Consumers can breathe a sigh of relief. The cost of cooking a Thanksgiving meal is about the same as last year, according to the American Farm Bureau Federation.
A Thanksgiving meal for ten people costs $49.48, only a 28-cent increase from last year, the federation said. The group factored in prices for key ingredients like turkey, cranberries and sweet potatoes.
The slight price increase stands in sharp contrast to last year, when Thanksgiving shoppers experienced sticker shock at the grocery store. The average price of last year’s turkey feast increased nearly $6 from 2010.
Even though the overall cost of a Thanksgiving meal is about the same, turkeys are more expensive. A 16-pound bird costs $22.23, up 66 cents from last year, the federation said.
Farmers say it costs more money to feed turkeys grains like corn. The fuel for the tractors that distribute the feed is more expensive, too.
Terry W. Branigan, owner of Branigan’s Turkey Farm in Woodland, said his cost of corn went up 30 to 40 percent, compared with two or three years ago. He had a choice—either pass the cost along to the consumer, or keep prices the same as last year.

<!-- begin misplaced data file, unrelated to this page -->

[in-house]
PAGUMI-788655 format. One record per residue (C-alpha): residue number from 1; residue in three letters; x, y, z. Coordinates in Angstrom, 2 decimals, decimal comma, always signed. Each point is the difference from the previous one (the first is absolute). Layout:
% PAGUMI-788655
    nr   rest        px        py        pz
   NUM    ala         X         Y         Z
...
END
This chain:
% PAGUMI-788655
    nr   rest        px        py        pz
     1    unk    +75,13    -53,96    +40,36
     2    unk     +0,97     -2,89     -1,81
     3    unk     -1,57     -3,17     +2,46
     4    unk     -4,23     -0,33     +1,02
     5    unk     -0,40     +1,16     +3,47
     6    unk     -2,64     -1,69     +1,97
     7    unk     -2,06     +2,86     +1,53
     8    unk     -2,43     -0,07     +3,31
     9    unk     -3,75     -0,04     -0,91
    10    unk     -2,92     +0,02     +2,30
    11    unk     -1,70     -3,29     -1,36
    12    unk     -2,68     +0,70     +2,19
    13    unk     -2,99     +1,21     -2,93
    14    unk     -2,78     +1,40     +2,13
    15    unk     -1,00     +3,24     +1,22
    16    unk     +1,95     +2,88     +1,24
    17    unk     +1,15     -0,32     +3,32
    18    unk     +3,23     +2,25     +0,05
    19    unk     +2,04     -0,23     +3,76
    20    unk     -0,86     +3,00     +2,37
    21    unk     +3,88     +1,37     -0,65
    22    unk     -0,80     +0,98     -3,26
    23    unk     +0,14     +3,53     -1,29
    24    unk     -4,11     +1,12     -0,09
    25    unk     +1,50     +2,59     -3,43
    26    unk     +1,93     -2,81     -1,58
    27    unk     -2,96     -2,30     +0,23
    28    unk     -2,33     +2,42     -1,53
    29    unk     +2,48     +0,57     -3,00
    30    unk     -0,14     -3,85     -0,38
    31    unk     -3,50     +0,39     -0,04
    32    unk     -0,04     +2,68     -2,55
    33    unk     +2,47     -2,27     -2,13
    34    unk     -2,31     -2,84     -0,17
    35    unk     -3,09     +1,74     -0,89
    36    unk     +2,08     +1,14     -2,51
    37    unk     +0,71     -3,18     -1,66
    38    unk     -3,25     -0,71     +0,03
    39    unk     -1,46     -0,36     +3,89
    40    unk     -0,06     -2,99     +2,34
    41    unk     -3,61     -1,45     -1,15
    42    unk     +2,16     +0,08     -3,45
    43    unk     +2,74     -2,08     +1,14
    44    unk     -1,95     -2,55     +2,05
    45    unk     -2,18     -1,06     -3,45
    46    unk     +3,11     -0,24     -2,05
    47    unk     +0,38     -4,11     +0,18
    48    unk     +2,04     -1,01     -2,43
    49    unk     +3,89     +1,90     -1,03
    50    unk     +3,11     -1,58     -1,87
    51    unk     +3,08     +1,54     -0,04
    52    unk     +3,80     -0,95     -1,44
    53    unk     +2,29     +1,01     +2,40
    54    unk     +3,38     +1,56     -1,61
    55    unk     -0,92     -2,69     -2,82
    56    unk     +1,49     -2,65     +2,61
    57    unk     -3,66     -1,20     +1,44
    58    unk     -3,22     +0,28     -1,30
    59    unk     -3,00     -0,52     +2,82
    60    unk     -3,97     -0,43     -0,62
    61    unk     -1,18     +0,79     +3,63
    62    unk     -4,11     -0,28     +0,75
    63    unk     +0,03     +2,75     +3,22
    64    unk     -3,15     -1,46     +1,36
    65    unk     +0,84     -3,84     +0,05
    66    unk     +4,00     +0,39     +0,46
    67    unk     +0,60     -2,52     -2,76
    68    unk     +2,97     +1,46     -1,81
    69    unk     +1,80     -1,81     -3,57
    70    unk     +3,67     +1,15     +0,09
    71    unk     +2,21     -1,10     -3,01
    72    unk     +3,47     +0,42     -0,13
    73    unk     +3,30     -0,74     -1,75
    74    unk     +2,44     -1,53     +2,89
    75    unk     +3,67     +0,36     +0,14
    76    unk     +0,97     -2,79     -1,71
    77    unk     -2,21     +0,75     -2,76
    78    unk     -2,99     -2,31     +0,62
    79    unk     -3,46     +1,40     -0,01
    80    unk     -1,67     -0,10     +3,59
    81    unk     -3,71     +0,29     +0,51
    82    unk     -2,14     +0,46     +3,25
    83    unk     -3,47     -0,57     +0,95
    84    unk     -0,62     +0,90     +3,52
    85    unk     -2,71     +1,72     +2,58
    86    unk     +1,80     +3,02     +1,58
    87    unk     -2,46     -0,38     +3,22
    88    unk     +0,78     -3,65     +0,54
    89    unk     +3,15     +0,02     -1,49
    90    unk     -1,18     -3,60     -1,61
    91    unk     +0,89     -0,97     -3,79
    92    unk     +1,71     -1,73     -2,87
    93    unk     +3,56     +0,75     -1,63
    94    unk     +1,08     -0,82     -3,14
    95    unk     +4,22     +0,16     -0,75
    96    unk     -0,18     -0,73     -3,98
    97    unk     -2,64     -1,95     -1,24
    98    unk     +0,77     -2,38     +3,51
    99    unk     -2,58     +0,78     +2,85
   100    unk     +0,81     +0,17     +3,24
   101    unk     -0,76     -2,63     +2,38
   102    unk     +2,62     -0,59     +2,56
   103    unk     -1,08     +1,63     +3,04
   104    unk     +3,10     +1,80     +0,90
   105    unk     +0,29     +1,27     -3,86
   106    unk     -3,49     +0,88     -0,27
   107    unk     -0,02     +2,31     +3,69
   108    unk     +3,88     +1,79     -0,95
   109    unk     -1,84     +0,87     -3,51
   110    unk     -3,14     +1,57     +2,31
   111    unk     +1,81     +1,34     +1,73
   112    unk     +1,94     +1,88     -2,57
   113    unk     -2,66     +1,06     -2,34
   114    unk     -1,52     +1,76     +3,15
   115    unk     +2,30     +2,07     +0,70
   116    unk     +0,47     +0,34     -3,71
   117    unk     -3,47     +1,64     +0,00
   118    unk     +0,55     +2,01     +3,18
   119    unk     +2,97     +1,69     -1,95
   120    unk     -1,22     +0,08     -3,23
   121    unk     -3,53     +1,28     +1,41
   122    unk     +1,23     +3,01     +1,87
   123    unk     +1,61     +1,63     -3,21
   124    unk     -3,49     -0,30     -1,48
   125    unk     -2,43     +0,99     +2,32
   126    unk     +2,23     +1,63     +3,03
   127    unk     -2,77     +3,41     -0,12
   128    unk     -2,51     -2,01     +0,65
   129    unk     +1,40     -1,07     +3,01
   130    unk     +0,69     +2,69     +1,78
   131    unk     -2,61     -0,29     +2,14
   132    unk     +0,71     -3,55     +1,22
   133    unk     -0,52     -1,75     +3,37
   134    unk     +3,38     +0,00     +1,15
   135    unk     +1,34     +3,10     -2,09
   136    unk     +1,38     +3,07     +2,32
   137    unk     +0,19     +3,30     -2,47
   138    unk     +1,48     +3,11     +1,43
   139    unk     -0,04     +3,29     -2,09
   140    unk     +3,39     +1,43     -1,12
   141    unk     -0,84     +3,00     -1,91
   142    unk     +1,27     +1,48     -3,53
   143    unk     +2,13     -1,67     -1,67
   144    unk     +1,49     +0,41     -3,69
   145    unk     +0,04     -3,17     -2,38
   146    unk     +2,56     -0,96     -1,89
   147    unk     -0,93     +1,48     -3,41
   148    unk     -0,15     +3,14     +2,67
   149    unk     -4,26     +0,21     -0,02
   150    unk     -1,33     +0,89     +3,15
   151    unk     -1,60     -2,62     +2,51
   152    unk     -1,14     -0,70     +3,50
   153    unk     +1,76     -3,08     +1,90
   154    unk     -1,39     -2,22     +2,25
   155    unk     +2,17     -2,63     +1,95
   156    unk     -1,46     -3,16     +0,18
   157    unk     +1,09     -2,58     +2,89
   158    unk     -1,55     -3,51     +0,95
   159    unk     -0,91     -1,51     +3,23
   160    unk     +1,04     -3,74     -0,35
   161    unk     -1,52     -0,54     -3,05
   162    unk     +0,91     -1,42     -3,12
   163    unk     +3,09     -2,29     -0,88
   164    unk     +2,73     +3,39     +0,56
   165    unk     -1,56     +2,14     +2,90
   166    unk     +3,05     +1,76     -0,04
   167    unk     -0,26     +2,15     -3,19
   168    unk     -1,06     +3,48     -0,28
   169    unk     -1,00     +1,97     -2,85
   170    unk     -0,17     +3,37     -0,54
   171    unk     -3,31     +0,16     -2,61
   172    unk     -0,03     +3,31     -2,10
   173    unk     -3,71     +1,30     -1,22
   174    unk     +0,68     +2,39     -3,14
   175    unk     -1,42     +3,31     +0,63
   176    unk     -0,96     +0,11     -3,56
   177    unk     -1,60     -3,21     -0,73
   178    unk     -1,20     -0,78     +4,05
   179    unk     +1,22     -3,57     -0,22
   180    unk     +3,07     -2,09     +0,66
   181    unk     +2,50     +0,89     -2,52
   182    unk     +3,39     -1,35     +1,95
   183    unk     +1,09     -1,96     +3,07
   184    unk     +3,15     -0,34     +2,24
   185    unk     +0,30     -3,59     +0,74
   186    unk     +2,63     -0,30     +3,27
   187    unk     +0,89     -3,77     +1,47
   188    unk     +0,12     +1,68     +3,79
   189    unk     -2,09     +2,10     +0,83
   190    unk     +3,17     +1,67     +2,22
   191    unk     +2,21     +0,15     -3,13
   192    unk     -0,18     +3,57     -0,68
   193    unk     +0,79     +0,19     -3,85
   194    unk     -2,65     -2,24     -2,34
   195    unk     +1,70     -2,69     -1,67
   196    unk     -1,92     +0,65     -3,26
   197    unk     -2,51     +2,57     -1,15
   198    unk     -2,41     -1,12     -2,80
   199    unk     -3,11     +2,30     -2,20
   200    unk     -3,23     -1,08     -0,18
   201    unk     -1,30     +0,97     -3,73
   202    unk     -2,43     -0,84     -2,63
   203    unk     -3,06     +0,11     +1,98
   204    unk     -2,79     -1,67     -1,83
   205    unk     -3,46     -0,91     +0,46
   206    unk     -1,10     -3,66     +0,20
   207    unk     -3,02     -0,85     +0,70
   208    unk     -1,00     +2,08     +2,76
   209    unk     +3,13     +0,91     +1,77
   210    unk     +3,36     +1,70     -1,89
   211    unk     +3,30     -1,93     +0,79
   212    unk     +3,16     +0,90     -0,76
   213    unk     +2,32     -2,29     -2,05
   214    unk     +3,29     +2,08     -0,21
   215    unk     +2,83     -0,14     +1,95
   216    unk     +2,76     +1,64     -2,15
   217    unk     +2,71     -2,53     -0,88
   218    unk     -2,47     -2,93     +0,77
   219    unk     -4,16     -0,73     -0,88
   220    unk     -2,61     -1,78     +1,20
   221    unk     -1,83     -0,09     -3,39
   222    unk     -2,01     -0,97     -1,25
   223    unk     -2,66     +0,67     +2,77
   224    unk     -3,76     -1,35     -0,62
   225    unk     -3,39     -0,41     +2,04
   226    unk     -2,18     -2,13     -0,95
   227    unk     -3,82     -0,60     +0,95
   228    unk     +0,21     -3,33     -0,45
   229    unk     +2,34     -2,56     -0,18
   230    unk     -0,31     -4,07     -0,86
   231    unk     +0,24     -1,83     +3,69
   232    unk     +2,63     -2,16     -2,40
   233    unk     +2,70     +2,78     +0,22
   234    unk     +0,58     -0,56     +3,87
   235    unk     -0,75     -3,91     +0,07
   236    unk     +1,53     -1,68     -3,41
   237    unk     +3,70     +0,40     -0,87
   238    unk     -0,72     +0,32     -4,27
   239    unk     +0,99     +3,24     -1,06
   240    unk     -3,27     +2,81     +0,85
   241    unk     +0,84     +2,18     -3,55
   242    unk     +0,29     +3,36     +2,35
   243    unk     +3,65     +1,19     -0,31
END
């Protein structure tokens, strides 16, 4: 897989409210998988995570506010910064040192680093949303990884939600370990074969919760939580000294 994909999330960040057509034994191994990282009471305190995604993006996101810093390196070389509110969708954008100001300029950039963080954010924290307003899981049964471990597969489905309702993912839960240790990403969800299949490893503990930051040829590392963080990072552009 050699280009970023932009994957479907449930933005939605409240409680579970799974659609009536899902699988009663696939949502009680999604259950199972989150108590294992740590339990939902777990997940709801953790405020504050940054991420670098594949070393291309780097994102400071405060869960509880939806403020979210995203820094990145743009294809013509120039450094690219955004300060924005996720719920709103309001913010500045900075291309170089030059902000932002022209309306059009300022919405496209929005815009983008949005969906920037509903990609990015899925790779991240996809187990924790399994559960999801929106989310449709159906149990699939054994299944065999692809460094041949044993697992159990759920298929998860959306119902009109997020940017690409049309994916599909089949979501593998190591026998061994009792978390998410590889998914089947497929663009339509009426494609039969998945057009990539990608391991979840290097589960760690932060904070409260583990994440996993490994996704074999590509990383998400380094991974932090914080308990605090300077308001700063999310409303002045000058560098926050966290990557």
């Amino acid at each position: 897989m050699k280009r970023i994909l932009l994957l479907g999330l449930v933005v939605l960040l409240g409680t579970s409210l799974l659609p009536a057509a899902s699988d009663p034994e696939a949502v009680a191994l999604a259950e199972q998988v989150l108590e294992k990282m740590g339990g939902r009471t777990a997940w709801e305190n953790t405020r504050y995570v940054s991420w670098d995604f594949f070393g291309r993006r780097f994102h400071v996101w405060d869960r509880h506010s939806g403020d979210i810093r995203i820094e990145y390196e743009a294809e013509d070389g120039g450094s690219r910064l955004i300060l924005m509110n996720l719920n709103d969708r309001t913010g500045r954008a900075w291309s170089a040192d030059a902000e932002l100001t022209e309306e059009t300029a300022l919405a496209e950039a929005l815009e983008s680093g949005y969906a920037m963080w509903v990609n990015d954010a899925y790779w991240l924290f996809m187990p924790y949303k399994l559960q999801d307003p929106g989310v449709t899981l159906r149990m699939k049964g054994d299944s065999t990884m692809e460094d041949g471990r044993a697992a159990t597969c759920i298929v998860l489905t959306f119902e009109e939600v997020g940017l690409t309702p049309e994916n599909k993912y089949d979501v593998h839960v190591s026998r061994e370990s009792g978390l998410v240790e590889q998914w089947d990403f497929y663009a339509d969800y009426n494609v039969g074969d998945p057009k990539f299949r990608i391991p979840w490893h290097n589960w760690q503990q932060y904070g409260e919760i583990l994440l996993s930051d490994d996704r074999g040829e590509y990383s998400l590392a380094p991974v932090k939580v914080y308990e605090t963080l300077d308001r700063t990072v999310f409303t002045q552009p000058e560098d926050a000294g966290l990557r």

“As much as feed went up, we’re actually holding our price (from) last year,” Branigan said. “It’s not because we wanted to, it’s just because we’re afraid to go up.”
Branigan will sell his free-range turkeys at $3.99 a pound, even though he’ll make less profit on each one.
Other farmers have passed along the additional cost to consumers. Branigan said if the cost of feed continues to increase, he may have to raise his turkey prices next year.